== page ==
View from the rider's seat: Functional and sexy. PHOTO BY ANDY LEUTERIO

Savoring the mechanical noises as you take in the scenery, you get a faint retro vibe that reminds you of Moto Guzzi’s history while still benefiting from all the modern tech at your disposal. A bright TFT panel for speed, tachometer, riding mode and trip information takes up the dashboard. The cockpit setup is mildly confusing with the main-beam flasher toggle on the left grip, and the DRL/auto headlamp switch on the right. A “Mode” rocker switch flips you through the trip computer, but if you want to change the traction control and the ABS settings, you need to do a sequence of button presses that involves a lengthy study of the manual—which I didn’t have.

Shaft drive looks cleaner and simplifies maintenance. PHOTO BY ANDY LEUTERIO

Ergonomically, though, the bike is a treat. I love the Alcantara-clad seat with its long trough and reasonably wide base to support the inner thighs while tapering toward the fuel tank for an easier standover. The foot pegs are low on the bike, while the handlebar has a modest rise to create a comfortable rider triangle. Stand on the pegs and the handlebar is around waist height for my 5’8” frame, making it easy to stretch or thread a trail. The 32.7-inch seat height is manageable, providing enough ground clearance for low obstacles, and I can still flat-foot on one leg.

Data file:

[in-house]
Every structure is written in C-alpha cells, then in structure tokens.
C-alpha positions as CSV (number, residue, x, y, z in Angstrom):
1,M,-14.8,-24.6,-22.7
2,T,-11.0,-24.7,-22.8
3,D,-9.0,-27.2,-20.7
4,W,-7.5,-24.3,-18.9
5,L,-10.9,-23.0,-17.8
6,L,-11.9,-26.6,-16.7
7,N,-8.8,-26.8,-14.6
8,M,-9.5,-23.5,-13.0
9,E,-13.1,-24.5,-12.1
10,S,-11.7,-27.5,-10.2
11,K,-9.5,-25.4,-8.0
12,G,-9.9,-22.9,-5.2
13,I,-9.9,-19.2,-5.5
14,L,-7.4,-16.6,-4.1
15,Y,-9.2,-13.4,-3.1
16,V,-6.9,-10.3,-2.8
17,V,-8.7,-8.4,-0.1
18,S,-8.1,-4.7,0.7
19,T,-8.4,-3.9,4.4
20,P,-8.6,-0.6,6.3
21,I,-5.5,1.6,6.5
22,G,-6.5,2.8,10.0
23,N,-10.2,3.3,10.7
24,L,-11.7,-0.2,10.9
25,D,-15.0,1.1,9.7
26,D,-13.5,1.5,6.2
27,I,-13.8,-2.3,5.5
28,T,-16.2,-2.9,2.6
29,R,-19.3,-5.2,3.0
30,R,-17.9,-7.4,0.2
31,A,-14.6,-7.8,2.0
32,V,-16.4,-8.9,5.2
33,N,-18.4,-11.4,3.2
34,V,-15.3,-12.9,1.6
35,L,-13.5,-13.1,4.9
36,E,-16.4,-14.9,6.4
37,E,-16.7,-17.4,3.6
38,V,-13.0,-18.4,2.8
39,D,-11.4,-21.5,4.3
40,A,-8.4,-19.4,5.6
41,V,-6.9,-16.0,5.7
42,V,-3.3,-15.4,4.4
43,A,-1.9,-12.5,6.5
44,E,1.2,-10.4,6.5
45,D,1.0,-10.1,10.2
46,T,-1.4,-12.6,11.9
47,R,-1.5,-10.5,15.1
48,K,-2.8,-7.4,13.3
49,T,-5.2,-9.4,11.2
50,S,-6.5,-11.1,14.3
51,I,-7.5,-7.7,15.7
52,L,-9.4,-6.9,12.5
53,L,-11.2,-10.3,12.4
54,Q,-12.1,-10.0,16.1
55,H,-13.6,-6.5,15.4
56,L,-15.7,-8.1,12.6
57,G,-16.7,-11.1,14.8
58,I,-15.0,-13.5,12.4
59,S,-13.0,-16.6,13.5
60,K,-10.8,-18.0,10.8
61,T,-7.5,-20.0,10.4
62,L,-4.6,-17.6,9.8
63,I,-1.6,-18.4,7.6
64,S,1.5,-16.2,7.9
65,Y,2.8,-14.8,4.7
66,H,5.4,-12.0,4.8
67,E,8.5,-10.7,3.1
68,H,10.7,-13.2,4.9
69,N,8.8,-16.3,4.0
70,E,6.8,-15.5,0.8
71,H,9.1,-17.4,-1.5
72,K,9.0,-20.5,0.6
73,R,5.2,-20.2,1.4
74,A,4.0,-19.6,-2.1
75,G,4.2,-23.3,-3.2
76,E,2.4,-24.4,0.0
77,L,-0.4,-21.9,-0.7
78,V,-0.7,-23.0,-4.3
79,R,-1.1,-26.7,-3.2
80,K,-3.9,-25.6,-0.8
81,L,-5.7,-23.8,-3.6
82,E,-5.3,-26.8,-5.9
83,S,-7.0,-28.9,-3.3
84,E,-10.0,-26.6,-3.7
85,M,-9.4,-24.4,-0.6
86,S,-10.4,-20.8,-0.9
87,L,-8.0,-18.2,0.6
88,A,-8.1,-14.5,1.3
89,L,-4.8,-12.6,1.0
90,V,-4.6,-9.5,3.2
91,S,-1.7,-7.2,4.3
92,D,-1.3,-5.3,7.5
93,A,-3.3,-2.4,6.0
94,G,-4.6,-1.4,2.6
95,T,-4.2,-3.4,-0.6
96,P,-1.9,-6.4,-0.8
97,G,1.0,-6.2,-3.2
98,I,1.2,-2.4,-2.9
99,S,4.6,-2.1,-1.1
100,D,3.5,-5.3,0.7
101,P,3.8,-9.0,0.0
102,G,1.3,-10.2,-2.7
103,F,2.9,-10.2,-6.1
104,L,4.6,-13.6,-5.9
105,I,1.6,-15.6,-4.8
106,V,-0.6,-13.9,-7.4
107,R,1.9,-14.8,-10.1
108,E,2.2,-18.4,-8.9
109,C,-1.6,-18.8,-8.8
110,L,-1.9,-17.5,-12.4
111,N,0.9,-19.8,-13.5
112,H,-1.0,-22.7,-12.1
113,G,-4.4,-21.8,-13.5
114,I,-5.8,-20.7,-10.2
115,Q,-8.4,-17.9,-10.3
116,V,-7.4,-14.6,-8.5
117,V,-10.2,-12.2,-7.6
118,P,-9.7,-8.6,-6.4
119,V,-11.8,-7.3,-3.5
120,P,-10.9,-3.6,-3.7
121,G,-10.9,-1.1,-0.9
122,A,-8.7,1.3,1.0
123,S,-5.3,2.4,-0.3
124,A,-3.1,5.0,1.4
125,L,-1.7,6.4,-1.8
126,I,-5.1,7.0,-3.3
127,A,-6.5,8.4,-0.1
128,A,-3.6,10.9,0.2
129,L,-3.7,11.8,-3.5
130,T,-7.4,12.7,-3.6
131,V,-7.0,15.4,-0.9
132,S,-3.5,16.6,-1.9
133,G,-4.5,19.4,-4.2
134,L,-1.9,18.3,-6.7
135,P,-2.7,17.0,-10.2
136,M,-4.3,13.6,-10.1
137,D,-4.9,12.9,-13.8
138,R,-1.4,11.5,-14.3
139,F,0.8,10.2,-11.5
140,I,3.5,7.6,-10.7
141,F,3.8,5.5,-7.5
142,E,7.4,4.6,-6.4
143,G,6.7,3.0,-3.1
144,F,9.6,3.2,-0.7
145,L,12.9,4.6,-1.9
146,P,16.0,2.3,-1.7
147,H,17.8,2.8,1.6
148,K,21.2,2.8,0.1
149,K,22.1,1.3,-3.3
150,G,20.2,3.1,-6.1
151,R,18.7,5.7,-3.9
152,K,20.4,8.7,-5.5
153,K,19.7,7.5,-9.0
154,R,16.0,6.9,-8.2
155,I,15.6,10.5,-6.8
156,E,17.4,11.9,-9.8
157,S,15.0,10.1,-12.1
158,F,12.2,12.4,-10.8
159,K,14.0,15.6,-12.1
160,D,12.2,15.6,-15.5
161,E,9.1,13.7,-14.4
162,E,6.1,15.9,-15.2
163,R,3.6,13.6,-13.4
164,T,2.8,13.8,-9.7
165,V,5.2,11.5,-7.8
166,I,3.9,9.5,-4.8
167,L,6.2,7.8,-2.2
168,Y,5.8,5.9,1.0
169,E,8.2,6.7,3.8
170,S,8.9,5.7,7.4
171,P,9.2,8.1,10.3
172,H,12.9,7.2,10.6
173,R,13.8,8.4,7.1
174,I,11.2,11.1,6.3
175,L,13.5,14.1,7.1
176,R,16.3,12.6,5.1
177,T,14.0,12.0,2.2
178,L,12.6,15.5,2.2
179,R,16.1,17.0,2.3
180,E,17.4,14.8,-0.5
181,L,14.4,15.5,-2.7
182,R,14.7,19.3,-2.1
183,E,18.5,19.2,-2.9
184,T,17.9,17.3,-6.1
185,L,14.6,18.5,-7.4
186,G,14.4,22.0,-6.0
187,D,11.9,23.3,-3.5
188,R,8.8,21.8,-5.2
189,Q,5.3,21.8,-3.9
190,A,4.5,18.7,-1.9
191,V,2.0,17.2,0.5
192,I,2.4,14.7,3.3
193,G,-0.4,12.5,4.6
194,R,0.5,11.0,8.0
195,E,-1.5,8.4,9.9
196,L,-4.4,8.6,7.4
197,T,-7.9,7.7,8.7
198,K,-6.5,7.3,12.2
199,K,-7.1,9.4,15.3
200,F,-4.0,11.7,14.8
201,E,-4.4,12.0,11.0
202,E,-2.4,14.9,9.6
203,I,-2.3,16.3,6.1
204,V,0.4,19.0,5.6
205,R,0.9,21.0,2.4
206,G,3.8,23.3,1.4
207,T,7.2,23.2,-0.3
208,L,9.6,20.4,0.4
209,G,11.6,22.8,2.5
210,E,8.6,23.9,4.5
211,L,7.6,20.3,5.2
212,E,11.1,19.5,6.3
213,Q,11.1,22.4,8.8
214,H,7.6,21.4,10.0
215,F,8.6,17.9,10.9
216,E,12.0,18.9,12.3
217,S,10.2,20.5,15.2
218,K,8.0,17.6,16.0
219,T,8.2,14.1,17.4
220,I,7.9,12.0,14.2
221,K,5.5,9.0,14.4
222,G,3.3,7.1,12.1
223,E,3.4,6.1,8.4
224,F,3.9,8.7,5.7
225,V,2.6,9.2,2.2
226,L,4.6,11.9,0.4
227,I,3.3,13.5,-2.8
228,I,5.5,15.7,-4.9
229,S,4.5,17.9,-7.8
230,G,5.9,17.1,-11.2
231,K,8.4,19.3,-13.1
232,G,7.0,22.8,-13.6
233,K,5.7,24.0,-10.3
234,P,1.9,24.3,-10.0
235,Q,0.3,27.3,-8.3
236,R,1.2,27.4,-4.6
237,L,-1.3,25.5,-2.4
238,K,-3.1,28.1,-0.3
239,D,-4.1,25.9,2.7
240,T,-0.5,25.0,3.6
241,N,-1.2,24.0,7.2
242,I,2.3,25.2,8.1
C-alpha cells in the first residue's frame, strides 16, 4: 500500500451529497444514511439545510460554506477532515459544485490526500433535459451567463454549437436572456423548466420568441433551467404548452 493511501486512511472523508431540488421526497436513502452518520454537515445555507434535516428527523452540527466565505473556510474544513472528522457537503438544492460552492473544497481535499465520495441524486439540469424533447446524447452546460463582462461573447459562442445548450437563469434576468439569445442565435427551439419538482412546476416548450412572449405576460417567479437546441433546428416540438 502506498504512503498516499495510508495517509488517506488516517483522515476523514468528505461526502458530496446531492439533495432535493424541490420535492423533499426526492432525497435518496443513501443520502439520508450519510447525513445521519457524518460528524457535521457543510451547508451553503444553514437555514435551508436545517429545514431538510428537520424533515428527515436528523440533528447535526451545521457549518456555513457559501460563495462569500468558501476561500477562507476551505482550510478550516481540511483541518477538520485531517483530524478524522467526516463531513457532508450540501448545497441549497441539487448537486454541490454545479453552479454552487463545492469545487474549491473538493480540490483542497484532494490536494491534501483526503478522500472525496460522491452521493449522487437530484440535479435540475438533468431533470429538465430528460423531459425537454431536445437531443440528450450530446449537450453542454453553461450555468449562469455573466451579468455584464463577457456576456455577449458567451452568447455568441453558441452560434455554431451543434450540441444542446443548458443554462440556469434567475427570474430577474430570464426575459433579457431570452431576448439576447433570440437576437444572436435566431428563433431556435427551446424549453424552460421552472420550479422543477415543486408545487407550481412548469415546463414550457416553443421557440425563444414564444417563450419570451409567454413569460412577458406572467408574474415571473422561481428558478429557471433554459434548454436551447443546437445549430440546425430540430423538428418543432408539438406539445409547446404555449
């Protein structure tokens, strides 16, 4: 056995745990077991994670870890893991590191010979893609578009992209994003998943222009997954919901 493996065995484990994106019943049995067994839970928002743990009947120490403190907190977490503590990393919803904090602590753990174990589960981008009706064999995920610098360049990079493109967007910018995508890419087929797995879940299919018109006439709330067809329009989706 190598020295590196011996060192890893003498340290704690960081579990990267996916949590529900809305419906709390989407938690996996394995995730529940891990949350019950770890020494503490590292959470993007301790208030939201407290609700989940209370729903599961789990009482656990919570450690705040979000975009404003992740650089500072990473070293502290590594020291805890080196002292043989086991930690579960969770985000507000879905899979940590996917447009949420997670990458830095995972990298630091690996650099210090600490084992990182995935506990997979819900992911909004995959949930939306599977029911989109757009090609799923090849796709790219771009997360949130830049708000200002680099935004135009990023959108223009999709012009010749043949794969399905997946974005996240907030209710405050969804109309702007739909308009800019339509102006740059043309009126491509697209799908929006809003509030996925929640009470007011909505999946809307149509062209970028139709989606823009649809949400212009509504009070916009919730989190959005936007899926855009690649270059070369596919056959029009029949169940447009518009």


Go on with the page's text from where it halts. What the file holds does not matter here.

The saddle is made for all rides. Your bum will love it to bits. PHOTO BY ANDY LEUTERIO

During my test ride, I had the misfortune of spending up to three hours a day in first-gear traffic. Lane-filtering is a bit of a chore with the bike’s size, but it’s easy to balance and avoid embarrassing yourself in front of the scooter crowd. Extended stops-and-starts on gradients had the clutch sending out warning puffs of smoke, but the engine never overheated and its frontal placement sent most of the waste heat away from me.

We love how Italians pay attention to engine aesthetics. PHOTO BY ANDY LEUTERIO

The V85TT is in its element on scenic side roads—the suspension having just enough compliance to smoothen out rough pavement. It’s enjoyable enough in the twisties, too, displaying a willingness to lean into curves and follow your line without any drama. Similarly fuss-free are the big Brembos, which are worth their weight in gold as numerous hasty stops induced the ABS at times. At night, the LED headlamps light up the road with ample brightness. If you need more, you can attach auxiliary lamps to the front tubing.

You'll enjoy long rides with the Moto Guzzi V85TT. PHOTO BY ANDY LEUTERIO

With its P835,000 sticker price, the V85TT doesn’t deliver the batshit-crazy ride like the similarly priced KTM 790 Adventure R, yet it’s also at least a hundred grand less than the BMW F850 GS or the Triumph Tiger 900. On the whole, it’s a charming and approachable bike that will appeal to riders who want something different from the usual suspects.

Andy Leuterio

Andy is both an avid cyclist and a car enthusiast who has finally made the shift to motorcycles. You've probably seen him on his bicycle or motorbike overtaking your crawling car. He is our motorcycle editor and the author of the ‘Quickshift’ column.